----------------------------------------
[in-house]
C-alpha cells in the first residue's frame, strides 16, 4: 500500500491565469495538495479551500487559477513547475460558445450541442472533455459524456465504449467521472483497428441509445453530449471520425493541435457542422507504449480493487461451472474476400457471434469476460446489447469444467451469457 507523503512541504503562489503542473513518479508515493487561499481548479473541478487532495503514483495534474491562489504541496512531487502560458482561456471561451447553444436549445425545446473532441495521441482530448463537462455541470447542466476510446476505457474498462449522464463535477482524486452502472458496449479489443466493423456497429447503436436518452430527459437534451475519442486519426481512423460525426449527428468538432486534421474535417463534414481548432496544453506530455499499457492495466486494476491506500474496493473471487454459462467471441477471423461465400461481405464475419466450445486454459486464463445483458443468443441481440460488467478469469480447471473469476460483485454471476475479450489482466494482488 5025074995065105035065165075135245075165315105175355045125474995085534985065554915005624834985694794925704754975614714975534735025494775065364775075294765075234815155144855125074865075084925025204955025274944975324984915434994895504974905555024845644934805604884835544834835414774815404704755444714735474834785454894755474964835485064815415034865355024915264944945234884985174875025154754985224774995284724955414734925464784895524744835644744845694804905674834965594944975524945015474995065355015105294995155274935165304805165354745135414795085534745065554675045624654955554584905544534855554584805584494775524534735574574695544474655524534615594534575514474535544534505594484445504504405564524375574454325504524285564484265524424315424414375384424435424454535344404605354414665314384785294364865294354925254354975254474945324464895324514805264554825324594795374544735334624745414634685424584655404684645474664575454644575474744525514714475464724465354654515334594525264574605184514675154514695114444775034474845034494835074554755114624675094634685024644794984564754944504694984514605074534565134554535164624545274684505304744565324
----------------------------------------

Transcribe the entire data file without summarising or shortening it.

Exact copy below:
[in-house]
C-alpha cells in the first residue's frame, strides 16, 4: 500500500491565469495538495479551500487559477513547475460558445450541442472533455459524456465504449467521472483497428441509445453530449471520425493541435457542422507504449480493487461451472474476400457471434469476460446489447469444467451469457 507523503512541504503562489503542473513518479508515493487561499481548479473541478487532495503514483495534474491562489504541496512531487502560458482561456471561451447553444436549445425545446473532441495521441482530448463537462455541470447542466476510446476505457474498462449522464463535477482524486452502472458496449479489443466493423456497429447503436436518452430527459437534451475519442486519426481512423460525426449527428468538432486534421474535417463534414481548432496544453506530455499499457492495466486494476491506500474496493473471487454459462467471441477471423461465400461481405464475419466450445486454459486464463445483458443468443441481440460488467478469469480447471473469476460483485454471476475479450489482466494482488 5025074995065105035065165075135245075165315105175355045125474995085534985065554915005624834985694794925704754975614714975534735025494775065364775075294765075234815155144855125074865075084925025204955025274944975324984915434994895504974905555024845644934805604884835544834835414774815404704755444714735474834785454894755474964835485064815415034865355024915264944945234884985174875025154754985224774995284724955414734925464784895524744835644744845694804905674834965594944975524945015474995065355015105294995155274935165304805165354745135414795085534745065554675045624654955554584905544534855554584805584494775524534735574574695544474655524534615594534575514474535544534505594484445504504405564524375574454325504524285564484265524424315424414375384424435424454535344404605354414665314384785294364865294354925254354975254474945324464895324514805264554825324594795374544735334624745414634685424584655404684645474664575454644575474744525514714475464724465354654515334594525264574605184514675154514695114444775034474845034494835074554755114624675094634685024644794984564754944504694984514605074534565134554535164624545274684505304744565324